Prog rock was in full flower at the time”1971 had seen the release of such watershed albums as Yes‘s Fragile and Genesis‘s Nursery Cryme”but Anderson was never one to remove his tongue entirely from his cheek. “Yes or early Genesis or Emerson, Lake and Palmer, I suppose those would be the classic examples of our peers who, in a way, I was gently lampooning,” he says of his concept-rock satire, “But it was just a fashionable period of time for concept albums. By ’72 I think quite a few people were at it, doing that kind of grand-scale work, and I just thought I’d try to take it a step further.” Of course, Thick As A Brick represented much more than just the Spinal Tap of its day”containing one continuous, album-length piece of music, the record is a full-fledged song suite, full of fascinating changes in mood, mode, tempo and time signature, with an evocative and coherent lyrical narrative running throughout. “Like anything that has some parody or satire, it also has an element of seriousness that lies behind it,” Anderson agrees, “I think that’s one of the important things you try to do if you’re a writer or a composer, you try to give it some other layers of meaning than the obvious one.”
Leave it to pop punk godfathers Saves The Day to prove that concept albums are not just the province of sci-fi obsessed prog rock bands. Having endured numerous changes in membership and label relations over the years, the band has retained only one consistent member in frontman Chris Conley. Compared to the vicissitudes of Saves The Day’s career so far, the challenge of writing a three-part series of concept albums seems like a welcome one. Daybreak, the final album in the three-part saga that also includes Sound The Alarm and Under The Boards was released last week on Razor & Tie. We recently caught up with Conley to talk about his love of Bowie, his opinion of the group’s earliest material and what it’s like to be a huge influence on an entire generation of young bands.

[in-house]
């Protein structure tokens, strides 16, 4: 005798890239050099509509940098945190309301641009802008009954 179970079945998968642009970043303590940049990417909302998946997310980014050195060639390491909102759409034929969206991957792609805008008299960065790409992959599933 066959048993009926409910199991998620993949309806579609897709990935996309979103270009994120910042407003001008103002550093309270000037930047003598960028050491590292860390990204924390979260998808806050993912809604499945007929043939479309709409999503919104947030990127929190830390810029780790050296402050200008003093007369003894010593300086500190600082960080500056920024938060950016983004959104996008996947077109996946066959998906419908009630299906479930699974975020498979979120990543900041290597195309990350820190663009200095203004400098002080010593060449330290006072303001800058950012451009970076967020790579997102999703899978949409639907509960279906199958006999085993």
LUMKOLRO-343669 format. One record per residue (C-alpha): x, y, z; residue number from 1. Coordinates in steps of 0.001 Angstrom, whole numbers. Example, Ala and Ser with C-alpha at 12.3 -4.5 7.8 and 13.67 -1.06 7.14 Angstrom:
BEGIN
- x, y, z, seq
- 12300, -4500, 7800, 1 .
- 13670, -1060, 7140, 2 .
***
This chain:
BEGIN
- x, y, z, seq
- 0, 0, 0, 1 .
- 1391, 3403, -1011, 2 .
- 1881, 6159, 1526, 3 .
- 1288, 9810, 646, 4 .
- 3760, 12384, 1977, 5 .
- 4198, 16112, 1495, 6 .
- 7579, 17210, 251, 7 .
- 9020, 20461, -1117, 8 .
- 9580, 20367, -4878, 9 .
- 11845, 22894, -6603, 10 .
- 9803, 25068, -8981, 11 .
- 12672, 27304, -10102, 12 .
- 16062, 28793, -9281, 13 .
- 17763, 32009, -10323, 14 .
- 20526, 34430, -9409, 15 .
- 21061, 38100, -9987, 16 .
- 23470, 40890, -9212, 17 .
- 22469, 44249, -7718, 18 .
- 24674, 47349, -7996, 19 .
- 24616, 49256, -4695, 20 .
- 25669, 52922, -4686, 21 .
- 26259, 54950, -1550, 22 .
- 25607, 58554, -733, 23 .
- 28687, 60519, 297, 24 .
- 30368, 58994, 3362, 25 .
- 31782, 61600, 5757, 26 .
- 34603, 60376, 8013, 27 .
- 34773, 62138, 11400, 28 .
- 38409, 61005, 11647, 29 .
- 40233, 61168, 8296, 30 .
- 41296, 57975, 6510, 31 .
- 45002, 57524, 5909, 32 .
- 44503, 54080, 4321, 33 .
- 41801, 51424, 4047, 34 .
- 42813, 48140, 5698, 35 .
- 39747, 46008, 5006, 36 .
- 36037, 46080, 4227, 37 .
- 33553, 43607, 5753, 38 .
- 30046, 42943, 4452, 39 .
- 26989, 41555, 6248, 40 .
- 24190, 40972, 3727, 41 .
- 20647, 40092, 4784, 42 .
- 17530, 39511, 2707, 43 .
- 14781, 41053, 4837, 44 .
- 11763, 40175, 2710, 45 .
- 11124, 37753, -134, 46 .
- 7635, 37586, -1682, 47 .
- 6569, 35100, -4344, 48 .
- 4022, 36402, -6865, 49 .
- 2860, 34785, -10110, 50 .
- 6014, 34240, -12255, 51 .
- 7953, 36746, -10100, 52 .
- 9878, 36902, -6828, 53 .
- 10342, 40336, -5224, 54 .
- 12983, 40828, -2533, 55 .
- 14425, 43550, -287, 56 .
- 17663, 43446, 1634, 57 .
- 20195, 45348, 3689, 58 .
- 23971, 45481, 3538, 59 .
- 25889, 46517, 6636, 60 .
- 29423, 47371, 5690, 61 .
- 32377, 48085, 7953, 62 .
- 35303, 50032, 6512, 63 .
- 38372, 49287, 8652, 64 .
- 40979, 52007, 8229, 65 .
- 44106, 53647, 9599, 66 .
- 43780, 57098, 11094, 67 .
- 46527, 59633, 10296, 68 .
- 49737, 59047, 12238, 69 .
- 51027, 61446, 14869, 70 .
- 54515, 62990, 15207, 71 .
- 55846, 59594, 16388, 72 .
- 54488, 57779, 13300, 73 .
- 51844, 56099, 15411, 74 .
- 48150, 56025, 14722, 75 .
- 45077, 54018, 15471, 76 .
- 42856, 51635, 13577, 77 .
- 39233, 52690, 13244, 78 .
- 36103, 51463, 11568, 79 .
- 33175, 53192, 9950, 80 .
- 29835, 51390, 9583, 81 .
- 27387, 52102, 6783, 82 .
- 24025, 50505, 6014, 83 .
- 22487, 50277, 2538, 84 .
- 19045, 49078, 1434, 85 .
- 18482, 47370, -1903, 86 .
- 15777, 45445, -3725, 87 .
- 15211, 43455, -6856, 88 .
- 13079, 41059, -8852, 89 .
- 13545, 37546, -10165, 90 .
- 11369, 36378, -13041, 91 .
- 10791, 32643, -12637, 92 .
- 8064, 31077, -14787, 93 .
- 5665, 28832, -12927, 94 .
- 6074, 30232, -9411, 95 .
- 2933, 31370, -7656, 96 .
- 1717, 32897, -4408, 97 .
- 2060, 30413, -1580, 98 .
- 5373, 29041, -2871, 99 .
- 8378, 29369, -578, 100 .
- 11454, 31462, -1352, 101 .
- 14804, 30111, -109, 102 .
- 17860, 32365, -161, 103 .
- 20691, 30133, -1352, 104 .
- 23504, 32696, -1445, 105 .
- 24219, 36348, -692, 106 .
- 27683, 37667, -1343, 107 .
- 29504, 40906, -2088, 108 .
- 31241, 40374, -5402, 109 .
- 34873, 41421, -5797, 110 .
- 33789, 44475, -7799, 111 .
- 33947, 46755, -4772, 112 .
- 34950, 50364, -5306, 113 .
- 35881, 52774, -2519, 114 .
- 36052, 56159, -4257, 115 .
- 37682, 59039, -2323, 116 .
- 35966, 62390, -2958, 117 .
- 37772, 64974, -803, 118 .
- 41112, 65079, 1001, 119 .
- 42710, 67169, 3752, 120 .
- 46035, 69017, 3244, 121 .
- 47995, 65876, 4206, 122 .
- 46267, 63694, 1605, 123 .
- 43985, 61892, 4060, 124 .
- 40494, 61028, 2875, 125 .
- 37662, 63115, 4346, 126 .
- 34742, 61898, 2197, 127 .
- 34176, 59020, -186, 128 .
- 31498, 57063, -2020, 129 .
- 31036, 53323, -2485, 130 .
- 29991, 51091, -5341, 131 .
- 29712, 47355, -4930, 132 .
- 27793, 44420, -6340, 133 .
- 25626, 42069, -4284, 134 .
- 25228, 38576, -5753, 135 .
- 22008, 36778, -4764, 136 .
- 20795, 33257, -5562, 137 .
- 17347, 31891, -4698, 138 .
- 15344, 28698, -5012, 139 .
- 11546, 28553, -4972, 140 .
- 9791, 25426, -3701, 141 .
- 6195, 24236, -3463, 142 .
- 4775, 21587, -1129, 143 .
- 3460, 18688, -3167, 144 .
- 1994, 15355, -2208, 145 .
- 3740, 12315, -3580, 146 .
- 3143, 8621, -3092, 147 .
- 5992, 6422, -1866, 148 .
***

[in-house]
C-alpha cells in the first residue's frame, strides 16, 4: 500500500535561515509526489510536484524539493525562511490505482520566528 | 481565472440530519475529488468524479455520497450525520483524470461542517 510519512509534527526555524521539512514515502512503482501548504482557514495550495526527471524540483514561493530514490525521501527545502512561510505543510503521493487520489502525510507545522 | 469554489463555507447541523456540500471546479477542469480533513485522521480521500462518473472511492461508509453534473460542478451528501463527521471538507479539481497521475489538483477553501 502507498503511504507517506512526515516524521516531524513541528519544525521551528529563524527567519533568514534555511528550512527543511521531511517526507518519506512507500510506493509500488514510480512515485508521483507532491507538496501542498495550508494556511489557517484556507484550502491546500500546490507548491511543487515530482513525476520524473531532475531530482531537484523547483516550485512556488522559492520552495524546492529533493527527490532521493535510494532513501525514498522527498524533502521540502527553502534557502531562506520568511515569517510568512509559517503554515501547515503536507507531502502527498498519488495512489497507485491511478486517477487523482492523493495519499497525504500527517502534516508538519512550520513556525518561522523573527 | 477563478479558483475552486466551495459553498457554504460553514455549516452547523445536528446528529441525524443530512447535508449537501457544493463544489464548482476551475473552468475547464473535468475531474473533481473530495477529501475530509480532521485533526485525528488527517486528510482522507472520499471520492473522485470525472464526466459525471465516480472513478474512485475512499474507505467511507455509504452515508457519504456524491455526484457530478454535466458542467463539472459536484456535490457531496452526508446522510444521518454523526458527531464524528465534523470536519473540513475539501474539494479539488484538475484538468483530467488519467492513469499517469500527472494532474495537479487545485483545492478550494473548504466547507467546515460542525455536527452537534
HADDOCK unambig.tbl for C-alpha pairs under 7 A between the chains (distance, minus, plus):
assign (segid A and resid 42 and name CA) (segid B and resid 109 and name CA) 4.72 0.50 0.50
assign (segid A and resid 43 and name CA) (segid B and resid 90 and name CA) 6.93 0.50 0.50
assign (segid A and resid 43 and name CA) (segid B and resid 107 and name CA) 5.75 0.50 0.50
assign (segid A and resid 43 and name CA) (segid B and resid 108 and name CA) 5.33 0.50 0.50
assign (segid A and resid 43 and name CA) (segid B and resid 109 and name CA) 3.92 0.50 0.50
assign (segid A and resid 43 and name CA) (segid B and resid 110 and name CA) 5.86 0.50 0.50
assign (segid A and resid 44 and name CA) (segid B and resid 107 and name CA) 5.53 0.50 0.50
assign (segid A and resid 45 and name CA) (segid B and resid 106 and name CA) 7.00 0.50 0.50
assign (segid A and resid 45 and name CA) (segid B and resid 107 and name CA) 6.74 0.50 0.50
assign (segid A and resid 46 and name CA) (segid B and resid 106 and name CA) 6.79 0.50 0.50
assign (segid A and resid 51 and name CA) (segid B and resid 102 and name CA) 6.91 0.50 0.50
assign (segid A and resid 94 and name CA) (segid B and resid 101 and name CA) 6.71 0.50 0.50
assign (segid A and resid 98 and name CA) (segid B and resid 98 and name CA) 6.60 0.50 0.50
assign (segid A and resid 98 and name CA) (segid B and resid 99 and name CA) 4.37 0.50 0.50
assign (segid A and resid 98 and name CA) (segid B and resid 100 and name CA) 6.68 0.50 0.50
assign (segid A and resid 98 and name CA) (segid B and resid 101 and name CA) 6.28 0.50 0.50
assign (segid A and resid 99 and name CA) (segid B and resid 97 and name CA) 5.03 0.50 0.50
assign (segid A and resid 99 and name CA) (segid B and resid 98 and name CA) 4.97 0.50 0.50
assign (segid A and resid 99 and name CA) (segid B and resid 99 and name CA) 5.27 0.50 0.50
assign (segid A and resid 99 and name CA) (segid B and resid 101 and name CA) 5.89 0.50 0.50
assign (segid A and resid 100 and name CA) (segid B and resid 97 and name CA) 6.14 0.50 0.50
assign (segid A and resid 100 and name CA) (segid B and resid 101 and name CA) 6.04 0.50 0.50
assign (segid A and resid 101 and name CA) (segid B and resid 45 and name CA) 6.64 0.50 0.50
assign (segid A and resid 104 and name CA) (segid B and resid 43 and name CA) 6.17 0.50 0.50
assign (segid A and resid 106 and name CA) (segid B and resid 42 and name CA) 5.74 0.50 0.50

OS: Daybreak is going to complete Saves The Day’s three-album-long concept arc. What’s your favorite concept album by another band?
CC: My favorite concept album is The Rise and Fall of Ziggy Stardust and the Spiders From Mars by David Bowie. It’s a weird album with a weird concept featuring killer songs and bizarre production. I love the compositions and I love his voice. Arun and I listened to Ziggy on repeat while working on the demos for Daybreak.
OS: You’ve already collaborated with Say Anything’s Max Bemis on your Two Tongues project. Who’s another artist that you’d like to collaborate with?
CC: I’d love to work with Jeremy Enigk from Sunny Day Real Estate. I was thoroughly obsessed with Sunny Day in high school and beyond, and I love his voice and his writing style. I’m pretty sure his singing is one of the reasons I sing in such a high register, and I think we could make some funky music together.
OS: I recently read a great magazine piece about you and your daughter. How has being a father affected your lyrics and the themes you choose to write about?
CC: Well, being a father was one of the main reasons I embarked on a mission to bring my heart back to life through the writing of the trilogy. I didn’t want to be an angry dad. I didn’t want to raise my daughter to be cynical and disconnected from society. So I reached down into my heart and brought myself out of a nasty funk in order to be a better example for her and for my family. I needed to come back to the world and meet it with a caring and compassionate heart, as opposed to feeling alienated and angry.